Because most philosophies that frown on reproduction don't survive.

Monday, December 06, 2010

Ephesians 5: My Experience

Ephesians Chapter 5 (NRSV)
21 Be subject to one another out of reverence for Christ. 22 Wives, be subject to your husbands as you are to the Lord. 23 For the husband is the head of the wife just as Christ is the head of the church, the body of which he is the Savior. 24 Just as the church is subject to Christ, so also wives ought to be, in everything, to their husbands. 25 Husbands, love your wives, just as Christ loved the church and gave himself up for her, 26 in order to make her holy by cleansing her with the washing of water by the word, 27 so as to present the church to himself in splendor, without a spot or wrinkle or anything of the kind--yes, so that she may be holy and without blemish. 28 In the same way, husbands should love their wives as they do their own bodies. He who loves his wife loves himself. 29 For no one ever hates his own body, but he nourishes and tenderly cares for it, just as Christ does for the church, 30 because we are members of his body. 31 "For this reason a man will leave his father and mother and be joined to his wife, and the two will become one flesh." 32 This is a great mystery, and I am applying it to Christ and the church. 33 Each of you, however, should love his wife as himself, and a wife should respect her husband.

I suppose my response to Darwin's Ephesians 5 request is in itself an act of submission; it goes against my innate laziness to put up a post (you really don't know how serious I'm being here), but I love my husband and honor his requests, usually, unless they involve appeals to call the movers... Apparently I'd written on this before, but upon re-reading that post I found it deathly dull, so I hope I can be more engaging now.

The lesser injunction of wifely submission is subsumed in Paul's larger points: "Be subject to one another out of reverence for Christ." (5:21) and "Each of you, however, should love his wife as himself, and a wife should respect her husband." (5:33) The first of these is directed toward all Christians; the second, toward both spouses. I should say that personally, this passage has never been a stumbling block or even much of an issue for me. I've no doubt that there are gonzo guys out there who give husbands a bad name by being overbearing or controlling or just plain jerky, but my husband falls into none of those categories. I don't find it onerous to consult him or ask his advice. However, he's never "ordered" me to do anything, and our relationship as adults is such that he never will.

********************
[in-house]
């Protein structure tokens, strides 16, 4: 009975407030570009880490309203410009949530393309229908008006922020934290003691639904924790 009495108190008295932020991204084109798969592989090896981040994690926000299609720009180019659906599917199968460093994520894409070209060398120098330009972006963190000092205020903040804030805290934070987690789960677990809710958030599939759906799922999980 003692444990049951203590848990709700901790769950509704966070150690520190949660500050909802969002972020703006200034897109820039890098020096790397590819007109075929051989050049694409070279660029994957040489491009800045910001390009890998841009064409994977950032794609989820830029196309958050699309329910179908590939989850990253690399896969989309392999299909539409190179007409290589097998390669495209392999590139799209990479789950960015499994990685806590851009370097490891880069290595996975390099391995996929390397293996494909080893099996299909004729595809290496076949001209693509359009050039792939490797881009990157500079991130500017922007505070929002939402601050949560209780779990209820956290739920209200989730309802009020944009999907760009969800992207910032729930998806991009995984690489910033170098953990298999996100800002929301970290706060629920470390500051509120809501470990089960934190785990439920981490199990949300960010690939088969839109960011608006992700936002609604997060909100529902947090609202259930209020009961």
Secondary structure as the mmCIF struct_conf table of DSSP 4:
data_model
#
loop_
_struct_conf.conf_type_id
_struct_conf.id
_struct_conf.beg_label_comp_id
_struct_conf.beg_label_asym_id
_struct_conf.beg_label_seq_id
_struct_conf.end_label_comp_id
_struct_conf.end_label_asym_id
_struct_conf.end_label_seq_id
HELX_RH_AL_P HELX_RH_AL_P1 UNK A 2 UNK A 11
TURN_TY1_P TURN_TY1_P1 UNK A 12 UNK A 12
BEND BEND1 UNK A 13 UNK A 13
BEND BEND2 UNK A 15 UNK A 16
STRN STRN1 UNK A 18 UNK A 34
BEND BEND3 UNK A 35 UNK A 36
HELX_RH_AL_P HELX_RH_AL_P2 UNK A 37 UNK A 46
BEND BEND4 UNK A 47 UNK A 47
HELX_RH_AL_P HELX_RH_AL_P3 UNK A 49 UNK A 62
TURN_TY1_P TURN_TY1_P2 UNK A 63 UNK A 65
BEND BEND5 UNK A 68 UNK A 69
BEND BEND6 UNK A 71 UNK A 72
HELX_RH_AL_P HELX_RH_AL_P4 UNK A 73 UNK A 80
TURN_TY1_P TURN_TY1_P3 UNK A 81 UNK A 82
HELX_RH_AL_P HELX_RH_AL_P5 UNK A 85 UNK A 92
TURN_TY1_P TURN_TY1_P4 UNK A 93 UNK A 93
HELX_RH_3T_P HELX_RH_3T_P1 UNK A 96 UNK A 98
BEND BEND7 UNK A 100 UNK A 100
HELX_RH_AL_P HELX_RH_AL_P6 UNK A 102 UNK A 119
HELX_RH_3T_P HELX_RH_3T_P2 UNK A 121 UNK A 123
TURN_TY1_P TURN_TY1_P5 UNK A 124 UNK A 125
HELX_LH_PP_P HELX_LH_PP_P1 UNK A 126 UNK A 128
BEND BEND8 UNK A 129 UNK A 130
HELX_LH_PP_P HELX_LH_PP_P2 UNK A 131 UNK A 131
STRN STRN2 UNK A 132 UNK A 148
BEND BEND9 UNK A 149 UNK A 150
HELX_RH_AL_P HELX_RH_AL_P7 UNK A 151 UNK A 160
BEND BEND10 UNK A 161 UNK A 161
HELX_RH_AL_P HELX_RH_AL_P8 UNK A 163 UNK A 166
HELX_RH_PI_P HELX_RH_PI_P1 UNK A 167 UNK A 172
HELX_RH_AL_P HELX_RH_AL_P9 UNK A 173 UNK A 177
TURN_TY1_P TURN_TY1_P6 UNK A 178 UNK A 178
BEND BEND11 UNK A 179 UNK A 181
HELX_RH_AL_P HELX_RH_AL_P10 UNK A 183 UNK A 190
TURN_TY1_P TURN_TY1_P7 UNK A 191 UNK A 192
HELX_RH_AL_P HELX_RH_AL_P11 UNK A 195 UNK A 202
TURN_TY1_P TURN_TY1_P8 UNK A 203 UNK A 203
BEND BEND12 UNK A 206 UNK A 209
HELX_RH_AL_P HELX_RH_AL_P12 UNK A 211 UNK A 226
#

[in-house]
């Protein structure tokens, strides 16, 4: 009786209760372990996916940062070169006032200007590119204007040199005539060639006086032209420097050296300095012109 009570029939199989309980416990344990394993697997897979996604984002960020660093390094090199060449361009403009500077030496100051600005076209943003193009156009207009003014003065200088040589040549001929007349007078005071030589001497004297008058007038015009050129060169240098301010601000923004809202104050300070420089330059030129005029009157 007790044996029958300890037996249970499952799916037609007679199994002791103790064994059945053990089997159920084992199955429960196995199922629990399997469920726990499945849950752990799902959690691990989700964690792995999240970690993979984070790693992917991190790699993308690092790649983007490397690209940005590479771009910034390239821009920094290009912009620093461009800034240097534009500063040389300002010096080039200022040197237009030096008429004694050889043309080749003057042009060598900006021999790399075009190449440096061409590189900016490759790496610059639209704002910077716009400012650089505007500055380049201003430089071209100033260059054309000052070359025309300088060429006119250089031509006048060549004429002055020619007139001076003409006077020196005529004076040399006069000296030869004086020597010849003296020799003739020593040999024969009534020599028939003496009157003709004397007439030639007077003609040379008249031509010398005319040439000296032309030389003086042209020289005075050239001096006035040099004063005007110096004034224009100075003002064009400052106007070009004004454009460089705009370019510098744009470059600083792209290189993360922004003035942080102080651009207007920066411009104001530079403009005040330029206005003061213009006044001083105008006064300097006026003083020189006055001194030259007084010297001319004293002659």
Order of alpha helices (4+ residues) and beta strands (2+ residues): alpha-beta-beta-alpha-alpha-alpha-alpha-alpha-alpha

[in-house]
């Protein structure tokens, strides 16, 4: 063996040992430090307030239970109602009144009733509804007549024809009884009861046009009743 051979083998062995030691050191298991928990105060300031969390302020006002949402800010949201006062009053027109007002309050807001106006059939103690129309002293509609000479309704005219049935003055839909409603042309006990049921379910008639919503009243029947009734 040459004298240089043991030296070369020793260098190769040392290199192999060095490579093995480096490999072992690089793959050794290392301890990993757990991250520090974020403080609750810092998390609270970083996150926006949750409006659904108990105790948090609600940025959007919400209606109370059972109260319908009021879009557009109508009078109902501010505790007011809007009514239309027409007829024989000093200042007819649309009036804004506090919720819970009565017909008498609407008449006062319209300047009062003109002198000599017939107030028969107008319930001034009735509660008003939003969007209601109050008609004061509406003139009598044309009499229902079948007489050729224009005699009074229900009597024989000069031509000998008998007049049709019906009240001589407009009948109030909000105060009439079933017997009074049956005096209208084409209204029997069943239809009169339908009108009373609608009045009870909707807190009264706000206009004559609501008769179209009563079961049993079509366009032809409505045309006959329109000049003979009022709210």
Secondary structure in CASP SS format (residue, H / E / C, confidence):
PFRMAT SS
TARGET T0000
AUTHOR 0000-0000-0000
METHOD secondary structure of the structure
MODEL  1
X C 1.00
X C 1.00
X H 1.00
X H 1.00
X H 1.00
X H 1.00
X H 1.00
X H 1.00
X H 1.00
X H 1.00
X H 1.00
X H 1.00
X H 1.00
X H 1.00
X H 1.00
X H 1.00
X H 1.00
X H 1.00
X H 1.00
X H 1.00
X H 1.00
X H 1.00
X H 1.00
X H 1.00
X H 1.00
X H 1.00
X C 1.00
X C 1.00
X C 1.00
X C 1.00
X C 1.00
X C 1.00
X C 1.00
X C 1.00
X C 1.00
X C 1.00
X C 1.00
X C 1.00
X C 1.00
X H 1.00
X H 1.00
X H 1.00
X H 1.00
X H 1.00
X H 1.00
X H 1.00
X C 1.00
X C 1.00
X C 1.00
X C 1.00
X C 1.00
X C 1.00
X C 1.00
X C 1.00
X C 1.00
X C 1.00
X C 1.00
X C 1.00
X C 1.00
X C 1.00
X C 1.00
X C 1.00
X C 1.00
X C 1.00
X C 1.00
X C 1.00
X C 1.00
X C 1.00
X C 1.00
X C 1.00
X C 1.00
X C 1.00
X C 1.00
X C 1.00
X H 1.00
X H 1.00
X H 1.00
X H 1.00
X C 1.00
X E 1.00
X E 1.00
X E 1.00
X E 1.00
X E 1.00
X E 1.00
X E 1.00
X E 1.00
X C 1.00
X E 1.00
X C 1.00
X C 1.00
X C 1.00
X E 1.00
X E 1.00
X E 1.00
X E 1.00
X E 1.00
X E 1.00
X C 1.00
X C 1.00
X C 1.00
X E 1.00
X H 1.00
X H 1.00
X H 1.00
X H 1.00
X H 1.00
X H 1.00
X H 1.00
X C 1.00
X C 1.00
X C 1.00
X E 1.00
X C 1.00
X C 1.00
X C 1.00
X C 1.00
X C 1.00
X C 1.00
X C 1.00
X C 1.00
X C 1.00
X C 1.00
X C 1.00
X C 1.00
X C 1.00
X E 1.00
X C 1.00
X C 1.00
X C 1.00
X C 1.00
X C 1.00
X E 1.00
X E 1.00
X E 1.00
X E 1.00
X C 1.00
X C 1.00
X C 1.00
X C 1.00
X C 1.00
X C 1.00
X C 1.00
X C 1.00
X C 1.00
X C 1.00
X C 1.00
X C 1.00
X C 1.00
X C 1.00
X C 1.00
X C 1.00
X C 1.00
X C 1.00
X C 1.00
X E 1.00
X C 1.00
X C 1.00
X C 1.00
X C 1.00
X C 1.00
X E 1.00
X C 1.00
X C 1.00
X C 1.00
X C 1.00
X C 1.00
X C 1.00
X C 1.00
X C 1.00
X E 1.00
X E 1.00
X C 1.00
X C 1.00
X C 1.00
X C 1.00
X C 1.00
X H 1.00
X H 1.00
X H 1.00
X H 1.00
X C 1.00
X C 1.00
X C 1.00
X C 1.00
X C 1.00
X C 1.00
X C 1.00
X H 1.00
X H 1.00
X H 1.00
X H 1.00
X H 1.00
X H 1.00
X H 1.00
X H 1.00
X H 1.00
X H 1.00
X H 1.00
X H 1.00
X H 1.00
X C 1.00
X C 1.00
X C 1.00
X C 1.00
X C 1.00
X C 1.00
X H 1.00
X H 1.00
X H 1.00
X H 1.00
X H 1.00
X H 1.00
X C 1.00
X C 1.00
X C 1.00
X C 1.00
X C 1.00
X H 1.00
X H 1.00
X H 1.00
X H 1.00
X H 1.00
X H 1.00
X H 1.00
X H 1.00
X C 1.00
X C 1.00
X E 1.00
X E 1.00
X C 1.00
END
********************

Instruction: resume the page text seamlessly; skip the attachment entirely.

Every marriage faces hard choices, however. Here, a bit of pseudo-fiction I composed myself, several months ago, in the midst of our recent job change. Names are eliminated to protect the melodramatic.
There once was a woman whose husband was considering moving to California for a job, but the woman didn't really want to go to California, despite the fact that the job was at IdealDreamCorp. and would have been an perfect fit for her husband. The woman was just sick at the thought of California, but she didn't want her husband to see how unhappy she was, so she choked it down, shutting herself off from him in the process. The family moved to California and had to live at in a small, ugly house (in California), but the husband was happy at work, finding great intellectual companionship and doing awesome stuff. Meanwhile the woman grew more and more unhappy: her house was small, the kids were crazy, there were no Real Catholics (tm) and she couldn't write on the internet about how unhappy she was because she wanted to hide it from her husband, because she didn't want him to be unhappy by how unhappy she was. She began avoiding him so he wouldn't discover this secret, and she sunk into a funk and couldn't get out of it, and he met someone more interesting and not so moody at work, and the woman and her husband got divorced and it was SO TERRIBLE...
Oh, the pathos! Was it really so much more interesting to be divorced (in some future alternate non-reality) than to trust that my husband, who loves me as Christ loves his Church, would do what was best for our family? Was there really so much for the divorced mother of many children that I would even want to imagine such a life of isolation? Quentin Tarantino once said so eloquently in Pulp Fiction, "I don't want to get f%^ing divorced!" I concurred, completely.